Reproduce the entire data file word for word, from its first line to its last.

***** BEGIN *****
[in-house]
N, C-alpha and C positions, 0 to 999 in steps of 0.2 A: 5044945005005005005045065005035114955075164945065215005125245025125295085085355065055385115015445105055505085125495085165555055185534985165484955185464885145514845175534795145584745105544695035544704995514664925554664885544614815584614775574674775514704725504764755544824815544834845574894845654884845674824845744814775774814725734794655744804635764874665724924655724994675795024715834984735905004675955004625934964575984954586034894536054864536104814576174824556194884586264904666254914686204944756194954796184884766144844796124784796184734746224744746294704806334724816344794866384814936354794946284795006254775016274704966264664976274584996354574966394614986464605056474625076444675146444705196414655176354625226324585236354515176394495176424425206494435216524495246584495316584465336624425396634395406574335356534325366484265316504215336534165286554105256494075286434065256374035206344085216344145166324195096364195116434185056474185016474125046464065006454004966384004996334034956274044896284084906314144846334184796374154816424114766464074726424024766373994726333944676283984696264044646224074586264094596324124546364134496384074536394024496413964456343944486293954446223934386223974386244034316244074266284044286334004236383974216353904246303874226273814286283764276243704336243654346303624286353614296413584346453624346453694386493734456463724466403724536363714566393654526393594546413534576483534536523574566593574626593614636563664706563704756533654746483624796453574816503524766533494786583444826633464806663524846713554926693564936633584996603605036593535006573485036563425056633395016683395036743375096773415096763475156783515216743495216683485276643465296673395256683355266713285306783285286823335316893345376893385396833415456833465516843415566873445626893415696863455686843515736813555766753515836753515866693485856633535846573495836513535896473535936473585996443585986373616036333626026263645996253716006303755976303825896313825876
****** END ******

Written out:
[in-house]
N, C-alpha and C positions, 0 to 999 in steps of 0.2 A: 5044945005005005005045065005035114955075164945065215005125245025125295085085355065055385115015445105055505085125495085165555055185534985165484955185464885145514845175534795145584745105544695035544704995514664925554664885544614815584614775574674775514704725504764755544824815544834845574894845654884845674824845744814775774814725734794655744804635764874665724924655724994675795024715834984735905004675955004625934964575984954586034894536054864536104814576174824556194884586264904666254914686204944756194954796184884766144844796124784796184734746224744746294704806334724816344794866384814936354794946284795006254775016274704966264664976274584996354574966394614986464605056474625076444675146444705196414655176354625226324585236354515176394495176424425206494435216524495246584495316584465336624425396634395406574335356534325366484265316504215336534165286554105256494075286434065256374035206344085216344145166324195096364195116434185056474185016474125046464065006454004966384004996334034956274044896284084906314144846334184796374154816424114766464074726424024766373994726333944676283984696264044646224074586264094596324124546364134496384074536394024496413964456343944486293954446223934386223974386244034316244074266284044286334004236383974216353904246303874226273814286283764276243704336243654346303624286353614296413584346453624346453694386493734456463724466403724536363714566393654526393594546413534576483534536523574566593574626593614636563664706563704756533654746483624796453574816503524766533494786583444826633464806663524846713554926693564936633584996603605036593535006573485036563425056633395016683395036743375096773415096763475156783515216743495216683485276643465296673395256683355266713285306783285286823335316893345376893385396833415456833465516843415566873445626893415696863455686843515736813555766753515836753515866693485856633535846573495836513535896473535936473585996443585986373616036333626026263645996253716006303755976303825896313825876